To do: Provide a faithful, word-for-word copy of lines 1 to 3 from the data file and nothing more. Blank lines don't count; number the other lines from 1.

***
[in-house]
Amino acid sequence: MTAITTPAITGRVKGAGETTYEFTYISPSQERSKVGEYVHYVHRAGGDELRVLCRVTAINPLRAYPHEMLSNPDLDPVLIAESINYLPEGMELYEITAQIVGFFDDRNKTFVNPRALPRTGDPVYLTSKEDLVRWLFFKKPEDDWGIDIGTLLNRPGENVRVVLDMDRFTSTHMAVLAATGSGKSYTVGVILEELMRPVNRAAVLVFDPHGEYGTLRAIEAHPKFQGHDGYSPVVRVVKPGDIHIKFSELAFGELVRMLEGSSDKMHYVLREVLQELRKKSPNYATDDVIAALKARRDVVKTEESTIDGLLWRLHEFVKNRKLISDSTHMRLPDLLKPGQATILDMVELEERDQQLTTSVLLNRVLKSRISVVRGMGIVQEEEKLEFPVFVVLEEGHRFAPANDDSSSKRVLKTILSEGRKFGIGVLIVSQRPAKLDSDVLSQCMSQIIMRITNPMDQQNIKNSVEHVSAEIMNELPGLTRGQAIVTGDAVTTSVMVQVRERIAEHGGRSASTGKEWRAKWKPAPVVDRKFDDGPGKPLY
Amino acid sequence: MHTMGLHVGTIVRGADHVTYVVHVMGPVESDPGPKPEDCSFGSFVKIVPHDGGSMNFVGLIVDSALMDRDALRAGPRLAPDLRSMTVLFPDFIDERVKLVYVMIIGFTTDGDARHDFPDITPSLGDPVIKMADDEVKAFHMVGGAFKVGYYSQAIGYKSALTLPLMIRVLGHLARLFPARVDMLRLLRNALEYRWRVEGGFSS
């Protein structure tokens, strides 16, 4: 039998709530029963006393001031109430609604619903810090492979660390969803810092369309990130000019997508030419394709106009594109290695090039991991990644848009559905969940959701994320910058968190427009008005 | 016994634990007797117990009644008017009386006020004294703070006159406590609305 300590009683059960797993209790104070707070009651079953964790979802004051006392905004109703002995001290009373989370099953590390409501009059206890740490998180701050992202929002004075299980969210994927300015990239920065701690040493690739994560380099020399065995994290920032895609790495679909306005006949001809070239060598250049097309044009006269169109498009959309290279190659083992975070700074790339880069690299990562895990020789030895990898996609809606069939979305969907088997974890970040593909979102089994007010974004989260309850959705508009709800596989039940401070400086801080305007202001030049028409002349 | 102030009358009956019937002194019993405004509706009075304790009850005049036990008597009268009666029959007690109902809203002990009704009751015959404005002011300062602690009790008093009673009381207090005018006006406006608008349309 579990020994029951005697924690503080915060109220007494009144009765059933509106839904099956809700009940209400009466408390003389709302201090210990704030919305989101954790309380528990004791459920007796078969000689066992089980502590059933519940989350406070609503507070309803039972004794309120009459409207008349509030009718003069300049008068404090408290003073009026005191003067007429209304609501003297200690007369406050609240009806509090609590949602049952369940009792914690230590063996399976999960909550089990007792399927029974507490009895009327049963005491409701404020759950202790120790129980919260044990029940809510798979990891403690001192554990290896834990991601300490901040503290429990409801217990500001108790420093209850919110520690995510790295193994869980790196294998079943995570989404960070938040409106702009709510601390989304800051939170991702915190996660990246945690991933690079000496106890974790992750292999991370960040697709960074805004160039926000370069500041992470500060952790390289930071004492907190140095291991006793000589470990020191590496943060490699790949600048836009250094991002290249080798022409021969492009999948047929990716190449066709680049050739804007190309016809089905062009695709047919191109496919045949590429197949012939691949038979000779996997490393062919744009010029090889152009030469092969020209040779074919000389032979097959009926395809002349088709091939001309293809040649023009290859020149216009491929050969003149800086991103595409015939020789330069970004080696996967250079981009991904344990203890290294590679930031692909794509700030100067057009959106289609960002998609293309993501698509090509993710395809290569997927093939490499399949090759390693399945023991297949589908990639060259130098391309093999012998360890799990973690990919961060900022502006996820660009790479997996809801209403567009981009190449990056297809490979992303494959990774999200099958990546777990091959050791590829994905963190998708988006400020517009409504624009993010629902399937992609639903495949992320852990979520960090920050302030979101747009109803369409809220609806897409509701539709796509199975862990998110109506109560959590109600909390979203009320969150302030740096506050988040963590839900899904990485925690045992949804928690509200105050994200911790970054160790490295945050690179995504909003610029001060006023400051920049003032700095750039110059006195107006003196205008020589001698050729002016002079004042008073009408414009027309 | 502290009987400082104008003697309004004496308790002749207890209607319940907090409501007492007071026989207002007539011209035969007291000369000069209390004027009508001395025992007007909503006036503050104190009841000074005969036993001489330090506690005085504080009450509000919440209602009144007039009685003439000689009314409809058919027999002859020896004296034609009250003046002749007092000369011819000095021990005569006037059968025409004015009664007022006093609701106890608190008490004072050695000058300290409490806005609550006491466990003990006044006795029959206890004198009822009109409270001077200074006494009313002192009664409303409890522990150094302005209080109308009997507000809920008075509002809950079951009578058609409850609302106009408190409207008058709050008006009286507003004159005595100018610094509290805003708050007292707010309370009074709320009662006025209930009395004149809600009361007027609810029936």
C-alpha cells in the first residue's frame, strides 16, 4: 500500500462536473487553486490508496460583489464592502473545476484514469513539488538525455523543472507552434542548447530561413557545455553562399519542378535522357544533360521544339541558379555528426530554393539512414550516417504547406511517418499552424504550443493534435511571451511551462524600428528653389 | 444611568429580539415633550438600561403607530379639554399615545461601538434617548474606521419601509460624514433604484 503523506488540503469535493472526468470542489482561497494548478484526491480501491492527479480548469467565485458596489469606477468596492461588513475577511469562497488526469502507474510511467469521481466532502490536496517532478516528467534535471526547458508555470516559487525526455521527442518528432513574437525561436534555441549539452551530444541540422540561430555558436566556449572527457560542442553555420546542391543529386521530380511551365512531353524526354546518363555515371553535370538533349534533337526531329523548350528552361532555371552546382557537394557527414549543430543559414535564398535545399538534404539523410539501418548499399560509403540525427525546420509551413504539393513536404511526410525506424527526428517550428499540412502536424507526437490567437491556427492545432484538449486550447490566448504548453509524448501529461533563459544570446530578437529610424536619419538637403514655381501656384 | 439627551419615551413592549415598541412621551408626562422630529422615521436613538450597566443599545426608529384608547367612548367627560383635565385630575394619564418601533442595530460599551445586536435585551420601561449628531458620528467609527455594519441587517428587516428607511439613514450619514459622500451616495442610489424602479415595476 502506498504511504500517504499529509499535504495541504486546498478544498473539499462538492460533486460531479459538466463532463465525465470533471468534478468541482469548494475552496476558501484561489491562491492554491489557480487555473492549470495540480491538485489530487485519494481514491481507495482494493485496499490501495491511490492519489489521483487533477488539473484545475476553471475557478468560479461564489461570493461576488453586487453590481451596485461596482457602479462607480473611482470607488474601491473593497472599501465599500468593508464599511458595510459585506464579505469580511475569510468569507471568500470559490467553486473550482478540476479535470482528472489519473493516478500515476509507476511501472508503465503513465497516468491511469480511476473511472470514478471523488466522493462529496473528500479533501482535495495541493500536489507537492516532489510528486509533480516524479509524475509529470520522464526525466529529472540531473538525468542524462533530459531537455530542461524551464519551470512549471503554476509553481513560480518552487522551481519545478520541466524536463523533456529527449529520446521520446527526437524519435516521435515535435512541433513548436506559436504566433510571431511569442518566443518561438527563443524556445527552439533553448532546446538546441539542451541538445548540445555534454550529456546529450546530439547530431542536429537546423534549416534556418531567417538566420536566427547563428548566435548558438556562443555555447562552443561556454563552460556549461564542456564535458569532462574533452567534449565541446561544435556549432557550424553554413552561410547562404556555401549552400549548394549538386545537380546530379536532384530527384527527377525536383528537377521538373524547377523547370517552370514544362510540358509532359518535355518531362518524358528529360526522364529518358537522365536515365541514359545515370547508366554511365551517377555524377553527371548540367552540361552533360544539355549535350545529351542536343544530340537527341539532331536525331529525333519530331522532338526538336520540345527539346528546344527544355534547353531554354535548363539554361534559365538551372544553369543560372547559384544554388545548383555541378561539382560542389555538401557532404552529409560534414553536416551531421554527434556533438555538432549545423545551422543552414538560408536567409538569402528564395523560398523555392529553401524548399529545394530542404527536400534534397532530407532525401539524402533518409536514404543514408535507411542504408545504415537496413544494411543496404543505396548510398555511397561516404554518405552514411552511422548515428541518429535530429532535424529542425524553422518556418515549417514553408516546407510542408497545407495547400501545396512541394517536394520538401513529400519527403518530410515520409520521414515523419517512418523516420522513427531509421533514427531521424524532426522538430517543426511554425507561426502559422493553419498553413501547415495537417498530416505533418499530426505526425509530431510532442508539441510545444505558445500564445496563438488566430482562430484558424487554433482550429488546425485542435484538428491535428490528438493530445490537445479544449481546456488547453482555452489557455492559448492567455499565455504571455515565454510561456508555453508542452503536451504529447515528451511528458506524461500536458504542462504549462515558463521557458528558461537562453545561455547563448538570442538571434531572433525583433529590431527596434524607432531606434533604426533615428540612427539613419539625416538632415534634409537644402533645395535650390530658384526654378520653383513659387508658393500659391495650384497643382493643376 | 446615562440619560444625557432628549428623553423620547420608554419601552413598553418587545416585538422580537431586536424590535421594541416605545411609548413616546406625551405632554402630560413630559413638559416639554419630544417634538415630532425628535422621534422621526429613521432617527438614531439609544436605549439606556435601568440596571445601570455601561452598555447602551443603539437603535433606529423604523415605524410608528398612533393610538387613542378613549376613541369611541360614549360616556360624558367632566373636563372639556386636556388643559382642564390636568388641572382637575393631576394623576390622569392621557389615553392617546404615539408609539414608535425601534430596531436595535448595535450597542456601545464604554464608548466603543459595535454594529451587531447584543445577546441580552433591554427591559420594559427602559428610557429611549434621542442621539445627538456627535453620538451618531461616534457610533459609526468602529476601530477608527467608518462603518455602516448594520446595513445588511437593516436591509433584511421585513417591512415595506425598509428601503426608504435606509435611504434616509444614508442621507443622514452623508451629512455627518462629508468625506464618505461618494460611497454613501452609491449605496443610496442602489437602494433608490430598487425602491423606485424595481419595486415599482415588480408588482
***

[in-house]
Amino acid sequence: MTAITTPAITGRVKGAGETTYEFTYISPSQERSKVGEYVHYVHRAGGDELRVLCRVTAINPLRAYPHEMLSNPDLDPVLIAESINYLPEGMELYEITAQIVGFFDDRNKTFVNPRALPRTGDPVYLTSKEDLVRWLFFKKPEDDWGIDIGTLLNRPGENVRVVLDMDRFTSTHMAVLAATGSGKSYTVGVILEELMRPVNRAAVLVFDPHGEYGTLRAIEAHPKFQGHDGYSPVVRVVKPGDIHIKFSELAFGELVRMLEGSSDKMHYVLREVLQELRKKSPNYATDDVIAALKARRDVVKTEESTIDGLLWRLHEFVKNRKLISDSTHMRLPDLLKPGQATILDMVELEERDQQLTTSVLLNRVLKSRISVVRGMGIVQEEEKLEFPVFVVLEEGHRFAPANDDSSSKRVLKTILSEGRKFGIGVLIVSQRPAKLDSDVLSQCMSQIIMRITNPMDQQNIKNSVEHVSAEIMNELPGLTRGQAIVTGDAVTTSVMVQVRERIAEHGGRSASTGKEWRAKWKPAPVVDRKFDDGPGKPLY
Amino acid sequence: MHTMGLHVGTIVRGADHVTYVVHVMGPVESDPGPKPEDCSFGSFVKIVPHDGGSMNFVGLIVDSALMDRDALRAGPRLAPDLRSMTVLFPDFIDERVKLVYVMIIGFTTDGDARHDFPDITPSLGDPVIKMADDEVKAFHMVGGAFKVGYYSQAIGYKSALTLPLMIRVLGHLARLFPARVDMLRLLRNALEYRWRVEGGFSS